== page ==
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Archive for May 24th, 2009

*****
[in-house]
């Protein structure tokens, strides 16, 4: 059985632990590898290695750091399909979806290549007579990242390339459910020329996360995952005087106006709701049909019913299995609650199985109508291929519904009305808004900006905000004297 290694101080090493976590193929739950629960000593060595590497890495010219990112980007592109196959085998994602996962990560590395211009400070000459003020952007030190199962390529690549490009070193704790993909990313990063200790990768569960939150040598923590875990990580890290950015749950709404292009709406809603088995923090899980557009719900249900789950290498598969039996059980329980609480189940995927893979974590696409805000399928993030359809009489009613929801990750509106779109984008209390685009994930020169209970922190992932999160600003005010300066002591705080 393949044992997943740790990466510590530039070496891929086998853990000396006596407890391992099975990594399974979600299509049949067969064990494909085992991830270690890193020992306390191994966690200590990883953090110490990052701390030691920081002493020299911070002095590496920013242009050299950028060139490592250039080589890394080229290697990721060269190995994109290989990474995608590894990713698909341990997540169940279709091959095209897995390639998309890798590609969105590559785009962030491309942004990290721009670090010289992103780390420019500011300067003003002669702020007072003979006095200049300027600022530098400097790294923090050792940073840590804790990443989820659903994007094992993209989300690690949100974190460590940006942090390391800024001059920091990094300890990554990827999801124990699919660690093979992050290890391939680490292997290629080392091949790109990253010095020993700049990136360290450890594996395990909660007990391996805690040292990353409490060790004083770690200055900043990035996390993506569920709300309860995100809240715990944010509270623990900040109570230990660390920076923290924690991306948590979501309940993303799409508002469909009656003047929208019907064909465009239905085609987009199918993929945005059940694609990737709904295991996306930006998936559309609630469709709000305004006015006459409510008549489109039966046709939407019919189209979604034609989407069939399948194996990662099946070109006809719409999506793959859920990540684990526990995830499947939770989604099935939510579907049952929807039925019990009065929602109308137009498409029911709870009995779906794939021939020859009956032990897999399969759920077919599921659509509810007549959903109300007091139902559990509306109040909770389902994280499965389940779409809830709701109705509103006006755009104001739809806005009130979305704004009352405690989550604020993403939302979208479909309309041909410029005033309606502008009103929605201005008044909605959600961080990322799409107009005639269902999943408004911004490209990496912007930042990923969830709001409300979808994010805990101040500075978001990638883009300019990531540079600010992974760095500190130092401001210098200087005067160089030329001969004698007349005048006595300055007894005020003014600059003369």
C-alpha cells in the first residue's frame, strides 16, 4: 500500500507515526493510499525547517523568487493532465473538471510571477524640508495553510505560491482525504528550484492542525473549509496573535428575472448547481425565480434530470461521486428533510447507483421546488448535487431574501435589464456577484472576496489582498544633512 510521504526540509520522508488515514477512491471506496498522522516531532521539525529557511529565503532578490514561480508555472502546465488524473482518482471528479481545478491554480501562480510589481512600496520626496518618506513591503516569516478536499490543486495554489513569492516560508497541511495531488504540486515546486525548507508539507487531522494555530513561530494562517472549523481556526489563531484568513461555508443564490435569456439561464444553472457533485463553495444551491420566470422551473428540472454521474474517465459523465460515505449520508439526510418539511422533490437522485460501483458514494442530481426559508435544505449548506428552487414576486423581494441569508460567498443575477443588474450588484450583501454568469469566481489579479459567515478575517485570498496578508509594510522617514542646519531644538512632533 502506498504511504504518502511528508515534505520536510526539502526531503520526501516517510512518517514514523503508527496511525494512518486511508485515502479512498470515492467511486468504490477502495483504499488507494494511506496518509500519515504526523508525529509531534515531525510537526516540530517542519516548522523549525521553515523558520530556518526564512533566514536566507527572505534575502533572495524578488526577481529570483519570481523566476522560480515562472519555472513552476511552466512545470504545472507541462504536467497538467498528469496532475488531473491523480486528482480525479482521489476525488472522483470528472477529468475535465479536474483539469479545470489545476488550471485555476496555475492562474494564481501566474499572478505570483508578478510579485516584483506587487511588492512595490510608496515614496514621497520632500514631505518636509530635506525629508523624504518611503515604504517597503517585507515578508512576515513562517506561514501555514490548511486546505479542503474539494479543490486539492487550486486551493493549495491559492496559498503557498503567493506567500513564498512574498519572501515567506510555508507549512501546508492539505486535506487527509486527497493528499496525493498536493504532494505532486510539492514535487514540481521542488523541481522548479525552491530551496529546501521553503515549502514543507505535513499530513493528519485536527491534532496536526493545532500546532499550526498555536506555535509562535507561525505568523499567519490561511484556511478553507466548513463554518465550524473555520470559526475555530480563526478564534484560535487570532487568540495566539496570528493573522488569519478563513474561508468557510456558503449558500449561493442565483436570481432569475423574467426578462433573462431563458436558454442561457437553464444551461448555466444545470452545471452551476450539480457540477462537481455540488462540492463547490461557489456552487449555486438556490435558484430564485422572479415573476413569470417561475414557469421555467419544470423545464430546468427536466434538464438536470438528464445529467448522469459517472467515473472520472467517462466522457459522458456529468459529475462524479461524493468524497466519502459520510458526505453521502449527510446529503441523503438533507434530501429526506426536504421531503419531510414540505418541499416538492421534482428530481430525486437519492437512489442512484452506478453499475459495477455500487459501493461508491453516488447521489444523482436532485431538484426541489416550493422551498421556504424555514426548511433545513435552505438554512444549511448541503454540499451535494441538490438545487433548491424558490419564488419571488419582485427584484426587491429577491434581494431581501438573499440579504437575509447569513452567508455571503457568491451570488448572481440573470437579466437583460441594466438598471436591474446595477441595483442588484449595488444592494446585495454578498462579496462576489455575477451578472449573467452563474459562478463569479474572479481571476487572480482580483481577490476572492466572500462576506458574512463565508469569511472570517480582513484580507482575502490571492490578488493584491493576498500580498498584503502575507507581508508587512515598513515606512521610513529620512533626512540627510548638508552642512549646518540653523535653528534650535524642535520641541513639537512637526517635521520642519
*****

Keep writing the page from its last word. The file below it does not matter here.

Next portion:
During D’s Christmas break, he, P, and I went to the Linville Gorge here in our county . Well, I had a bushwhacking in mind, knowing the gorge much better than in previous years.  We went atop the ridge, down a narrow cut between 300 foot cliffs, waded the river without mishap, went upstream, waded the river with some small clothes wetting, and started up the ridge.  The uphill was so strenuous that the clothes wetting and near-freezing temperatures were no problem.  Then began the adventure.  With the shortened hours of winter pushing us, we tried to find a trail I had never been on, though marked on the map.  We didn’t find it so we started up the side of the ridge, a very steep talus field.  From the bottom we could see that it would not be hard to avoid confronting a large cliff in this section so we pushed on confidently.  About halfway up we encountered the remains of a forest fire from about 5 years ago.  No, it’s not what you expect.  The downed pine trunks were thick and thicker still were the 4 year old saplings, about wrist thickness diameter, a foot to foot and a half apart and 6 to 8 feet tall.  The going got extremely difficult, steep upslope, flexible but stiff trunks to push through, and intertwined trunks in varying degrees of rot at waist or chest deep.  The way back was not an option with dark, potential wetting, and significant distance further to go.  The way forward seemed unassailable.  I knew we simply had to make the ridge and trail by dark, though it was obvious there was a goodly hike from there to the truck in the dark.  The guys quieted down to the labor ahead with only occasional exclamations of amazement at how laden with traps the way forward had become.  We reached the ridge as the last orange glow of sunset faded.  After a quick rest we began a long, quick-paced hike out, but the adventure was far from over.  Soon I had to don my head lamp, in recent years a necessary part of any hike, day or overnight.  We surged forward, but had to rest soon after the exertions of the entangled climb.  We got up and went on, noticing that we had a curious view of an adjoining valley we did not expect.  Yes, it was dark and so far moonless, but the lights in the valleys were as jewel-like as the stars. The ridge ran over to the left and the trail began to descend.  I began to have misgivings out loud but continued on.  D stopped us and explained why this could not be the way.  We turned, emotionally fatigued by the setback.  At the point we had stopped to rest we discovered the trail had taken a 180 degree switchback.  The trail we had started down, after inspection was the other end of the one we sought to find at the bottom of the gorge.  We rushed on through open forest across the top of the ridge, up and down.  After traversing a deep gap we were to come on top of a wide-backed, straight and level ridge before a steep drop to the truck, perhaps a mile and a half left.  Soon after we reached the top of the ridge we came upon our most mentally trying difficulty.  A more recent forest fire had totally decimated the landscape (we have suffered extended, several year drought which only in the last month did the NWS say was over).  There are scatter boulders, but otherwise large areas were ashen and very moon-scape in the starlight.  Nothing appeared alive and no remains of plant material was more than knee high.  The soil was almost entirely eroded into ash flows with 100+ yard lengths having no evidence of trail.  Then brush would obscure what indention in rock and gravel suggested the remains of trail.  There is a 300 foot cliff on the right and a long slope that extends for miles through National Forest on the left.  The way is forward.  I would have the guys stand at the last perceived semblance of trail while I searched the scorched landscape for evidence of the way forward.  When I found what seemed to be the way I would call them forward.  After a 1/2 mile or so intermittent areas of unburned forest would arise with definite trail and even blazes on trees, only to be followed by burned out moonscape again.  The temperature was dropping into the mid-twenties and the wind gusted hard in the bare places.  I was thankful for the cool heads of my guys and the seemingly strong headlamp.  Finally we came to the small, tree lined bog that marks the 3/4 point of the ridge.  From here on the forest was thick until we came back to our full circle and the way down where the older fire had ruined the now slowly returning south exposure pine forest.  To say we were exhausted seems trivial but we were also thankful.  P managed to get a cell phone call out (rare on this ridge) to say we were safe and don’t send out the rescue squad.  P has not been hiking since, nor has D but he has lacked opportunity.  I was very thankful for God’s watchcare over our adventure and my unwise choices.  It was an adventure to write home about and probably to give the old man a hard time over in future years. Did I learn anything?  That depends on who you ask.

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